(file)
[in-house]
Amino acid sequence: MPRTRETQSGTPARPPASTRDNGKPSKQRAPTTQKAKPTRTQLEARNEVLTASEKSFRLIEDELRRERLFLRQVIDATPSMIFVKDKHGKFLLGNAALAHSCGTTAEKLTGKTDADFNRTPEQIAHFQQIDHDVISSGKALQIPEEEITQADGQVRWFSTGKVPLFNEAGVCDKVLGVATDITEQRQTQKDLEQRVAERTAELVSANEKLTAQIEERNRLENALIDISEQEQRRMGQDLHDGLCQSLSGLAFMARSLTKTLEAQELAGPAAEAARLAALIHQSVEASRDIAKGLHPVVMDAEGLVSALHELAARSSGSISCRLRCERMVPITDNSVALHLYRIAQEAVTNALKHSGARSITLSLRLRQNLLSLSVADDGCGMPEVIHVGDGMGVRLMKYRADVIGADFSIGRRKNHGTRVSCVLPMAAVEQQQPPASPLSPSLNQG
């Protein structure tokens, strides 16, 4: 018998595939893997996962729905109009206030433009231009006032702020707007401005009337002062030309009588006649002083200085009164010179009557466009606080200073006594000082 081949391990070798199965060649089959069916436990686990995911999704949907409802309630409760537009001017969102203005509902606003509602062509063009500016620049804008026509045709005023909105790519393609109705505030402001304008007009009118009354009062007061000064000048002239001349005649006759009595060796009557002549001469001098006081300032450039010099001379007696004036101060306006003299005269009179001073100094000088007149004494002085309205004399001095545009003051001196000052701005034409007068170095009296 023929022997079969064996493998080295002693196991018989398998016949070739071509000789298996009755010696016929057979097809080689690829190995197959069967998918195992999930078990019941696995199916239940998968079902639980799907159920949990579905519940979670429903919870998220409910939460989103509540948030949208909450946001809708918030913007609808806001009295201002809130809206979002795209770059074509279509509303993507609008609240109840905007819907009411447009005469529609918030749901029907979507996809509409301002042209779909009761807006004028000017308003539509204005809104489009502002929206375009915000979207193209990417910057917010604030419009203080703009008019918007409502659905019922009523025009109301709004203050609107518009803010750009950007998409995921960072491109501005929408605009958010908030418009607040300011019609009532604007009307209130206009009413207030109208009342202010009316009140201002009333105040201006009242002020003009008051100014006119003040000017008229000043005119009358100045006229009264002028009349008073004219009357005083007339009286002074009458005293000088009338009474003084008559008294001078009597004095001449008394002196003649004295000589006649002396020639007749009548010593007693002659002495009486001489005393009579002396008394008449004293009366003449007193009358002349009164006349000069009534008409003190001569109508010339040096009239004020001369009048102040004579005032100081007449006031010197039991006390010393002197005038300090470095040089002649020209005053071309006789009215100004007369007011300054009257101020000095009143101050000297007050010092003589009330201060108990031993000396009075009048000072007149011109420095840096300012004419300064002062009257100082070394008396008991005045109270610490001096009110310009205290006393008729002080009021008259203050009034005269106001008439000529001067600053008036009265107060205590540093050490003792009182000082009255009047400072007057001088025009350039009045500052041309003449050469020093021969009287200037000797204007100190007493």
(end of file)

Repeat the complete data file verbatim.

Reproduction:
[in-house]
Amino acid sequence: MPRTRETQSGTPARPPASTRDNGKPSKQRAPTTQKAKPTRTQLEARNEVLTASEKSFRLIEDELRRERLFLRQVIDATPSMIFVKDKHGKFLLGNAALAHSCGTTAEKLTGKTDADFNRTPEQIAHFQQIDHDVISSGKALQIPEEEITQADGQVRWFSTGKVPLFNEAGVCDKVLGVATDITEQRQTQKDLEQRVAERTAELVSANEKLTAQIEERNRLENALIDISEQEQRRMGQDLHDGLCQSLSGLAFMARSLTKTLEAQELAGPAAEAARLAALIHQSVEASRDIAKGLHPVVMDAEGLVSALHELAARSSGSISCRLRCERMVPITDNSVALHLYRIAQEAVTNALKHSGARSITLSLRLRQNLLSLSVADDGCGMPEVIHVGDGMGVRLMKYRADVIGADFSIGRRKNHGTRVSCVLPMAAVEQQQPPASPLSPSLNQG
């Protein structure tokens, strides 16, 4: 018998595939893997996962729905109009206030433009231009006032702020707007401005009337002062030309009588006649002083200085009164010179009557466009606080200073006594000082 081949391990070798199965060649089959069916436990686990995911999704949907409802309630409760537009001017969102203005509902606003509602062509063009500016620049804008026509045709005023909105790519393609109705505030402001304008007009009118009354009062007061000064000048002239001349005649006759009595060796009557002549001469001098006081300032450039010099001379007696004036101060306006003299005269009179001073100094000088007149004494002085309205004399001095545009003051001196000052701005034409007068170095009296 023929022997079969064996493998080295002693196991018989398998016949070739071509000789298996009755010696016929057979097809080689690829190995197959069967998918195992999930078990019941696995199916239940998968079902639980799907159920949990579905519940979670429903919870998220409910939460989103509540948030949208909450946001809708918030913007609808806001009295201002809130809206979002795209770059074509279509509303993507609008609240109840905007819907009411447009005469529609918030749901029907979507996809509409301002042209779909009761807006004028000017308003539509204005809104489009502002929206375009915000979207193209990417910057917010604030419009203080703009008019918007409502659905019922009523025009109301709004203050609107518009803010750009950007998409995921960072491109501005929408605009958010908030418009607040300011019609009532604007009307209130206009009413207030109208009342202010009316009140201002009333105040201006009242002020003009008051100014006119003040000017008229000043005119009358100045006229009264002028009349008073004219009357005083007339009286002074009458005293000088009338009474003084008559008294001078009597004095001449008394002196003649004295000589006649002396020639007749009548010593007693002659002495009486001489005393009579002396008394008449004293009366003449007193009358002349009164006349000069009534008409003190001569109508010339040096009239004020001369009048102040004579005032100081007449006031010197039991006390010393002197005038300090470095040089002649020209005053071309006789009215100004007369007011300054009257101020000095009143101050000297007050010092003589009330201060108990031993000396009075009048000072007149011109420095840096300012004419300064002062009257100082070394008396008991005045109270610490001096009110310009205290006393008729002080009021008259203050009034005269106001008439000529001067600053008036009265107060205590540093050490003792009182000082009255009047400072007057001088025009350039009045500052041309003449050469020093021969009287200037000797204007100190007493």